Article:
Forum for Science, Industry and Business

Sponsored by:     3M 
Search our Site:

 

Powerful People Are Looking Out For Their Future Selves

20.02.2013
Would you prefer $120 today or $154 in one year? Your answer may depend on how powerful you feel, according to new research in Psychological Science, a journal of the Association for Psychological Science.
Many people tend to forego the larger reward and opt for the $120 now, a phenomenon known as temporal discounting. But research conducted by Priyanka Joshi and Nathanael Fast of the University of Southern California Marshall School of Business suggests that people who feel powerful are more likely to wait for the bigger reward, in part because they feel a stronger connection with their future selves.

In the first of four experiments, the researchers randomly assigned participants to be a team manager (high-power role) or a team worker (low-power role) in a group activity. Afterwards, the participants were asked to make a series of choices between receiving $120 now or increasing amounts of money ($137, $154, $171, $189, $206, $223, and $240) in one year.

On average, low-power team workers were only willing to take the future reward if it was at least $88 more than the immediate one. High-power team managers, on the other hand, were willing to wait for future rewards that were only $52 more than the immediate one.

Joshi and Fast speculated that power holders may be willing to wait for the larger rewards because they feel more connected with their future selves, a consequence of experiencing less uncertainty about their futures along with an increased tendency to see the big picture.

In line with their hypothesis, the second experiment showed that the relationship between power and reduced temporal discounting could be explained, at least in part, by participants’ connectedness to their future selves.

A third study showed that powerful people also show this pattern with non-monetary rewards.

In the final study, Joshi and Fast took their research outside the laboratory, asking dozens of people about how powerful they feel in their everyday jobs and how much money they have socked away. After accounting for various factors including total income and socioeconomic status, the researchers found that people who felt more powerful at work and who felt more connected with their future selves had amassed greater lifetime savings.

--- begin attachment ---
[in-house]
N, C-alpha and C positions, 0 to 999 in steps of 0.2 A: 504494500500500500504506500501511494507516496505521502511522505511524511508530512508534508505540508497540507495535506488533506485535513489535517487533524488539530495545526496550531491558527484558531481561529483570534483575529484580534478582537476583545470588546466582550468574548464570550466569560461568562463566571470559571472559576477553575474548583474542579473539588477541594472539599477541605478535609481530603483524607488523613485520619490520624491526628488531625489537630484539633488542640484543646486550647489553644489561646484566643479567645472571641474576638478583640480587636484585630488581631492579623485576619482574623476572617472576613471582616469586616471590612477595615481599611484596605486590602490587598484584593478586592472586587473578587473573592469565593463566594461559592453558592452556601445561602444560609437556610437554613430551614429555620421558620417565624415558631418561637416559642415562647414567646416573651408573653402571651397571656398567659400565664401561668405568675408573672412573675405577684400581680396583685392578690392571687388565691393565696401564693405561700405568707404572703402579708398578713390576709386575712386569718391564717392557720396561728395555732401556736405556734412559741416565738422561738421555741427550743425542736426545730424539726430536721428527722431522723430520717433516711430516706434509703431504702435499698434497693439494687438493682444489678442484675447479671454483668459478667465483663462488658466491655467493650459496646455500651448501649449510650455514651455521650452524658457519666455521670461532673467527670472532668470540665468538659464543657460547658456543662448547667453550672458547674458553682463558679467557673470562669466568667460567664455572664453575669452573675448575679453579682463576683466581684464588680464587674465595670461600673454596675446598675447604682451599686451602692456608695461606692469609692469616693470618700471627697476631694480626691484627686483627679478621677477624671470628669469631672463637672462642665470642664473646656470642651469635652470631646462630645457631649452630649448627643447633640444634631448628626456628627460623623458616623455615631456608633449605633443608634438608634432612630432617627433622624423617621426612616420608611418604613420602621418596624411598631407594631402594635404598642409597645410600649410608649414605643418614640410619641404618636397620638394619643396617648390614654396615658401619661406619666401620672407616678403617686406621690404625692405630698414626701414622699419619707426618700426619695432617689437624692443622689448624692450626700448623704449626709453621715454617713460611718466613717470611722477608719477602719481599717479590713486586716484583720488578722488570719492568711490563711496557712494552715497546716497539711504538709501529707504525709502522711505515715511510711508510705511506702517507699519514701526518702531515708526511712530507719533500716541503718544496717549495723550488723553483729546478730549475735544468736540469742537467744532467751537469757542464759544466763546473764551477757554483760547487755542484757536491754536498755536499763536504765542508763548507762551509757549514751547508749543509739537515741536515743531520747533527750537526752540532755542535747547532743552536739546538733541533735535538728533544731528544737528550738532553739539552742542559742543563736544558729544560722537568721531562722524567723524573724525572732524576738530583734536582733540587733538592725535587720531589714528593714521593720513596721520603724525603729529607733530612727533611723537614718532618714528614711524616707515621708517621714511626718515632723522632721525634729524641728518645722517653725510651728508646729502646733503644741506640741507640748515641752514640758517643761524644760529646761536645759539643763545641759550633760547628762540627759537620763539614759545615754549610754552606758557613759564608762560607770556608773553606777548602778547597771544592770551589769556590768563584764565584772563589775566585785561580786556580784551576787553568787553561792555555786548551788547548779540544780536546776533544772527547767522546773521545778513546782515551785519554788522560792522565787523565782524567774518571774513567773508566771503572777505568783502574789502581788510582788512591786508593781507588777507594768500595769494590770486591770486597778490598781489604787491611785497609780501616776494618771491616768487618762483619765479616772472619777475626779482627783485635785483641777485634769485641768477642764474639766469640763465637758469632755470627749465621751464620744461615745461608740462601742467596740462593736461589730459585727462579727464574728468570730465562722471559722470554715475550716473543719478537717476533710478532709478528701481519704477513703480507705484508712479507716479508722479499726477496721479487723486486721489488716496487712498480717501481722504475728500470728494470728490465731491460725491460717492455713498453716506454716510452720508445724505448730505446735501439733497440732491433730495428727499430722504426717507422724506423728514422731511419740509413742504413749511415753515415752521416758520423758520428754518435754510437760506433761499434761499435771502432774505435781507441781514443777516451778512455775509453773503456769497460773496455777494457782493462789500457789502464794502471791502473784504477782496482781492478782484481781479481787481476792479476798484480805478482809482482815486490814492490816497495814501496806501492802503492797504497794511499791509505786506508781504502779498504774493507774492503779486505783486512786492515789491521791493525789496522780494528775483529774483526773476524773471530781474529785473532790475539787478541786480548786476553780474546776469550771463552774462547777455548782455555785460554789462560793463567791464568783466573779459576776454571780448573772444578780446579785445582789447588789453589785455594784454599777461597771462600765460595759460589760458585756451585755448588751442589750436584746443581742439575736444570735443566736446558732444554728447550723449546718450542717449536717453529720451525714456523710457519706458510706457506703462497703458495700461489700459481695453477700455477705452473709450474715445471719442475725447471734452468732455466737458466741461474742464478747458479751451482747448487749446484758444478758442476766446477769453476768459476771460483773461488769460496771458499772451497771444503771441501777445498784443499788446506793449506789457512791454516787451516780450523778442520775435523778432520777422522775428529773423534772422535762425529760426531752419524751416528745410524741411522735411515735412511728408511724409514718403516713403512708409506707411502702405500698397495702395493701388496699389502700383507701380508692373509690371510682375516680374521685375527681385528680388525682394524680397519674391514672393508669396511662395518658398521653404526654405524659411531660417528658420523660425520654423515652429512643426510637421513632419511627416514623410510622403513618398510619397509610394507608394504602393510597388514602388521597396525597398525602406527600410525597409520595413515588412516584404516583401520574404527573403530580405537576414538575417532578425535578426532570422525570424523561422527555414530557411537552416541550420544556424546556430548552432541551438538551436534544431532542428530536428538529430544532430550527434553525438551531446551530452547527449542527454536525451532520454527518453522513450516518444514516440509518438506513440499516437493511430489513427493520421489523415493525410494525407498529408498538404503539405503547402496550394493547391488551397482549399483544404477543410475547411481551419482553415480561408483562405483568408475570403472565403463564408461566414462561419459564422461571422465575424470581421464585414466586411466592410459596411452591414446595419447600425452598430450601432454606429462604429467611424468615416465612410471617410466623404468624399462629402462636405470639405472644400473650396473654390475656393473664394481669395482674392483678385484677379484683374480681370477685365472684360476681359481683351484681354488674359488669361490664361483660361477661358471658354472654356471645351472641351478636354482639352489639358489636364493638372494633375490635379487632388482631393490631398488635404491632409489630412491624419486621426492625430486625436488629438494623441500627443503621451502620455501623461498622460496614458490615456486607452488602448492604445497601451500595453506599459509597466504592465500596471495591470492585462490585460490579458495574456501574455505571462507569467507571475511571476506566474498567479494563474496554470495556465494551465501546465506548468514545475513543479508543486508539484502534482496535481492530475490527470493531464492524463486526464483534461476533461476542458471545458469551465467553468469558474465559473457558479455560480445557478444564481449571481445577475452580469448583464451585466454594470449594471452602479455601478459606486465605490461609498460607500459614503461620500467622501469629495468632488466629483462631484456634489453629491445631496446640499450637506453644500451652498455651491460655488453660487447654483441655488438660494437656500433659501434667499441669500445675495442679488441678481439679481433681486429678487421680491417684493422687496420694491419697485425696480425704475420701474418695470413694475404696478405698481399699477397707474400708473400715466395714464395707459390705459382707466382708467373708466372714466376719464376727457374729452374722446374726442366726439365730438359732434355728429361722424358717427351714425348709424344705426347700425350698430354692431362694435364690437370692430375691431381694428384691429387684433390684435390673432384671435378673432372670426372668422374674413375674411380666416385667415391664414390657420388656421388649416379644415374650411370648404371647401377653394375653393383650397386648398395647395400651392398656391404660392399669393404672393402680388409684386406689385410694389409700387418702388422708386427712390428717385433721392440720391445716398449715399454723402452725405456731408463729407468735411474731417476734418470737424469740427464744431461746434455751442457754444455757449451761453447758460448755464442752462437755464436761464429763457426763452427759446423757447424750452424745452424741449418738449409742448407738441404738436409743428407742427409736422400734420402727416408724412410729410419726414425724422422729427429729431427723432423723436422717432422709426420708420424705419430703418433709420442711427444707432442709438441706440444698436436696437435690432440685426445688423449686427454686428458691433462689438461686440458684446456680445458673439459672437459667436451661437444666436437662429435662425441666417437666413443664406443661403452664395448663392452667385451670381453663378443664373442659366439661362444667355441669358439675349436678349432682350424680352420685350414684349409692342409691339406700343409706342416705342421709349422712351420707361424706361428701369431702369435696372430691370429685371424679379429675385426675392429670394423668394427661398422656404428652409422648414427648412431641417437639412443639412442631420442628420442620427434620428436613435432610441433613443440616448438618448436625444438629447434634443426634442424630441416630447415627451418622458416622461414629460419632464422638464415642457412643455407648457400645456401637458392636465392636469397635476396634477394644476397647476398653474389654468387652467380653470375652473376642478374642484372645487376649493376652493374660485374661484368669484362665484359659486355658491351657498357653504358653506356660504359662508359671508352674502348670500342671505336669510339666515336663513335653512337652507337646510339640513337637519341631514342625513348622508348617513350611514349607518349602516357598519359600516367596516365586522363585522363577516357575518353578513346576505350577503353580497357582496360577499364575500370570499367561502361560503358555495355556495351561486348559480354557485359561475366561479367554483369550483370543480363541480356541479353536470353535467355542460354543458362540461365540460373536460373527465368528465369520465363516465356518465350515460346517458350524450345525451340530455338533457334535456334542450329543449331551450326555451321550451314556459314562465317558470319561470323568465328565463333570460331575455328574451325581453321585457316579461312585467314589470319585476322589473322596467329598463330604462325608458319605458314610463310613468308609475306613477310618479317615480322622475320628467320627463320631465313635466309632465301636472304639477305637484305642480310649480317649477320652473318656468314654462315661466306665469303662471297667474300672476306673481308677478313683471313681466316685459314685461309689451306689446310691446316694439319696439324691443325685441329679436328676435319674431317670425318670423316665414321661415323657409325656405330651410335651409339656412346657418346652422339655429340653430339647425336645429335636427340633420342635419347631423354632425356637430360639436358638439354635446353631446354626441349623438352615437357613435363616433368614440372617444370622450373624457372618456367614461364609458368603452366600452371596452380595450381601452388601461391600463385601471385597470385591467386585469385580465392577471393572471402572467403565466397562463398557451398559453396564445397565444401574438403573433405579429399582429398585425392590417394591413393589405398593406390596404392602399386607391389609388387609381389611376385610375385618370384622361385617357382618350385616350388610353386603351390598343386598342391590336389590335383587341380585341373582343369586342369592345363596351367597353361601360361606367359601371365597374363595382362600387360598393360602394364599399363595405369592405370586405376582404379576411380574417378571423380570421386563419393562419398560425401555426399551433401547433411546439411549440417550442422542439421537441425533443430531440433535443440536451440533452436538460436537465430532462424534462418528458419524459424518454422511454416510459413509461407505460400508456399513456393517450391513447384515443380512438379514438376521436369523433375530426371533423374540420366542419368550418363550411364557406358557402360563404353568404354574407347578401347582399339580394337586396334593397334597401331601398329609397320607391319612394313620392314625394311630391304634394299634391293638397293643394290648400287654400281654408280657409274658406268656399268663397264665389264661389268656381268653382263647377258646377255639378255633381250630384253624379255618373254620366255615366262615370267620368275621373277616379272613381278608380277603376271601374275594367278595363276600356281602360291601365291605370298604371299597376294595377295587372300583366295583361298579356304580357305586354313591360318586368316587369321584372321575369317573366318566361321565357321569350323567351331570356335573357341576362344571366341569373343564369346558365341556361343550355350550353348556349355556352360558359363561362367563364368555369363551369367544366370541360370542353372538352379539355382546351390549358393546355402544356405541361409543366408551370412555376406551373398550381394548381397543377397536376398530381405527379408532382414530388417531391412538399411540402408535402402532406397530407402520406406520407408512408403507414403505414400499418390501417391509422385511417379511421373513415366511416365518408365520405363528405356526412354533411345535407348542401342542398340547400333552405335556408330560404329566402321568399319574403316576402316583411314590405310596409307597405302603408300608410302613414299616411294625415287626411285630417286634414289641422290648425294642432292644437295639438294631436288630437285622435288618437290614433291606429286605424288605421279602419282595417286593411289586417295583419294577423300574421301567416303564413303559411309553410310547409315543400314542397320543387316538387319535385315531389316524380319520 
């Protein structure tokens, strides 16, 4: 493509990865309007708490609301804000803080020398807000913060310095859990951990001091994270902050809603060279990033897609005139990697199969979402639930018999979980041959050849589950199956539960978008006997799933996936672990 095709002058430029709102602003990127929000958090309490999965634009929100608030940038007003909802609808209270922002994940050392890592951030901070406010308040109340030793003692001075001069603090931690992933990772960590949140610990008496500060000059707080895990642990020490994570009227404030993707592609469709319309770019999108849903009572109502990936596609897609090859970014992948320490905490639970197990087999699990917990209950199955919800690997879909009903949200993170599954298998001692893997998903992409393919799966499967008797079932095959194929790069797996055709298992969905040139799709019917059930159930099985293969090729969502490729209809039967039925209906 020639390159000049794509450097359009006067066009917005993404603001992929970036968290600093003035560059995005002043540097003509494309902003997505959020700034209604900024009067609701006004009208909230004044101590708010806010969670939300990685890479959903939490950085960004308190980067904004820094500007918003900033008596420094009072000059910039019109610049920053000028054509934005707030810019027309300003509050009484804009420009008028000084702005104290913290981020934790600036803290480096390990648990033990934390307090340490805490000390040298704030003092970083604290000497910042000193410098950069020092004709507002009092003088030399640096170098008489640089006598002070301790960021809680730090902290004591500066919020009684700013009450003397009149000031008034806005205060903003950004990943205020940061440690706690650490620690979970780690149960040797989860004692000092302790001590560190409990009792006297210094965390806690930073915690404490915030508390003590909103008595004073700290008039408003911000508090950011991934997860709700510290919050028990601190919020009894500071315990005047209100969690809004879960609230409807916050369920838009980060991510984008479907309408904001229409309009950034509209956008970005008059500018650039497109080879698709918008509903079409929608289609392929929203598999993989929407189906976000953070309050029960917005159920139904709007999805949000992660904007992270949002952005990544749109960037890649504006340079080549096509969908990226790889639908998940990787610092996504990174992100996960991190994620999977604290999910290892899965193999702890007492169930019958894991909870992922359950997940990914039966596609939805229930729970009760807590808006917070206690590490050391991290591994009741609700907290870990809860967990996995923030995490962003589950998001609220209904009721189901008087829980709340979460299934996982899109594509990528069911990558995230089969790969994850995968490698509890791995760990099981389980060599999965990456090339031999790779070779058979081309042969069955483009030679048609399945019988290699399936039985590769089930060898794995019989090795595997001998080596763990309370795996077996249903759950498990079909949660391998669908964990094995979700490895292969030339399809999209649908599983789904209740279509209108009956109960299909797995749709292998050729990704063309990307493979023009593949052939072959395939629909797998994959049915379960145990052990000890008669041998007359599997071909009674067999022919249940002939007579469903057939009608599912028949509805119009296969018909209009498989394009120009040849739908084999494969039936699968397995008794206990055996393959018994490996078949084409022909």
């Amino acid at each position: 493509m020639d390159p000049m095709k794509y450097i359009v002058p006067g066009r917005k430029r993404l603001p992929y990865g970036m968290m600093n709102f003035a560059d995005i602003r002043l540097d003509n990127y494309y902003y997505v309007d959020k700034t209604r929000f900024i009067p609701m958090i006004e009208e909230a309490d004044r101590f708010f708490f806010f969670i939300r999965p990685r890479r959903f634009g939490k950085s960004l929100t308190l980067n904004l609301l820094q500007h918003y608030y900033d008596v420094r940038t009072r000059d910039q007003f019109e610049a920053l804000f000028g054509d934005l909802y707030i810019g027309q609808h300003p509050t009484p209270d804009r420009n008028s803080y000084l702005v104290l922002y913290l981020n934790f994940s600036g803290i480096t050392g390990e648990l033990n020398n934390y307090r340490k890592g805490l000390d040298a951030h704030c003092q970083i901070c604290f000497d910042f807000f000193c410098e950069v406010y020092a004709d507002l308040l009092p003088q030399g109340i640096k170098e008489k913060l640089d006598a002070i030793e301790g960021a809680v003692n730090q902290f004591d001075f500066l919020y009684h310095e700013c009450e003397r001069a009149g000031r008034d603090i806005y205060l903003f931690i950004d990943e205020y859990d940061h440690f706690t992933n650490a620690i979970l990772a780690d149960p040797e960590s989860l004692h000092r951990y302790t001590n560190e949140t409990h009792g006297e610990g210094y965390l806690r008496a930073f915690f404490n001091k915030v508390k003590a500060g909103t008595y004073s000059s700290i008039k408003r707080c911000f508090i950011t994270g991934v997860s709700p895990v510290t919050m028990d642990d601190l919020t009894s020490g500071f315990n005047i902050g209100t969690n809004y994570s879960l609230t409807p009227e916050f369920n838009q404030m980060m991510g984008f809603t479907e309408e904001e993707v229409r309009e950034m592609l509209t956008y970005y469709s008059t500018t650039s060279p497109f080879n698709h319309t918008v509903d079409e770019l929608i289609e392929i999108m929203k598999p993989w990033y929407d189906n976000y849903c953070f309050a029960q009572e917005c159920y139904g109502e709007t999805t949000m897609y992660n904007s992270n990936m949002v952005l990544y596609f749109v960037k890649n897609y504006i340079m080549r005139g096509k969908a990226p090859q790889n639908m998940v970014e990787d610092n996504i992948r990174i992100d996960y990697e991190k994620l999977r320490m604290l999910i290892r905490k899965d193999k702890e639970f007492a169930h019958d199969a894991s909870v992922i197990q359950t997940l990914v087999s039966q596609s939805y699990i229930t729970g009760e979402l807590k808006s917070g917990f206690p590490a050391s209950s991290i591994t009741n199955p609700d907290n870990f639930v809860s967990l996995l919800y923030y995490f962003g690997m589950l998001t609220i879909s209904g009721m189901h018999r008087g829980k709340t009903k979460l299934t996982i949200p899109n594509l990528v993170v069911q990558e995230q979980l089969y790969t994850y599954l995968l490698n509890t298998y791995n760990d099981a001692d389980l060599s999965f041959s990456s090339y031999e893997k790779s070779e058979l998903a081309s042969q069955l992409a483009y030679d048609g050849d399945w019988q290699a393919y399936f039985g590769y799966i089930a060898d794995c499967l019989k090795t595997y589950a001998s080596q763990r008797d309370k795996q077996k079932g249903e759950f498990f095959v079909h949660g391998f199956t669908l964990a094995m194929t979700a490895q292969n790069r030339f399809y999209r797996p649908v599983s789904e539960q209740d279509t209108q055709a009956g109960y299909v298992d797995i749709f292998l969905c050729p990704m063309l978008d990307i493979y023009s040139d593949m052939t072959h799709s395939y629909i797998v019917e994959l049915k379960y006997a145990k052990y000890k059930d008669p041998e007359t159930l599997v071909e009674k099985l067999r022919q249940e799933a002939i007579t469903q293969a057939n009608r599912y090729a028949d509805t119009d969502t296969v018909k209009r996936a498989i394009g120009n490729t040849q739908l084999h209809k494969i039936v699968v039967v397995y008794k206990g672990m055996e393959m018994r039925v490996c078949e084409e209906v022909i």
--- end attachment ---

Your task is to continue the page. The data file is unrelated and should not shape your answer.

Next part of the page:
While powerful people may feel more connected with their future selves and are therefore more likely to save money, they also tend to be overconfident decision-makers.

“It is important to foster awareness of all of power’s effects,” the researchers conclude, “otherwise, the power holder may make overly risky — albeit well-intentioned — decisions on behalf of their future self.”

For more information about this study, please contact: Priyanka D. Joshi at priyankj@usc.edu.

The APS journal Psychological Science is the highest ranked empirical journal in psychology. For a copy of the article "Power and Reduced Temporal Discounting" and access to other Psychological Science research findings, please contact Anna Mikulak at 202-293-9300 or amikulak@psychologicalscience.org.

Anna Mikulak | EurekAlert!
Further information:
http://www.psychologicalscience.org

More articles from Studies and Analyses:

nachricht Europe’s Demographic Future. Where the Regions Are Heading after a Decade of Crises
10.08.2017 | Berlin-Institut für Bevölkerung und Entwicklung

nachricht Scientists reveal source of human heartbeat in 3-D
07.08.2017 | University of Manchester

All articles from Studies and Analyses >>>

The most recent press releases about innovation >>>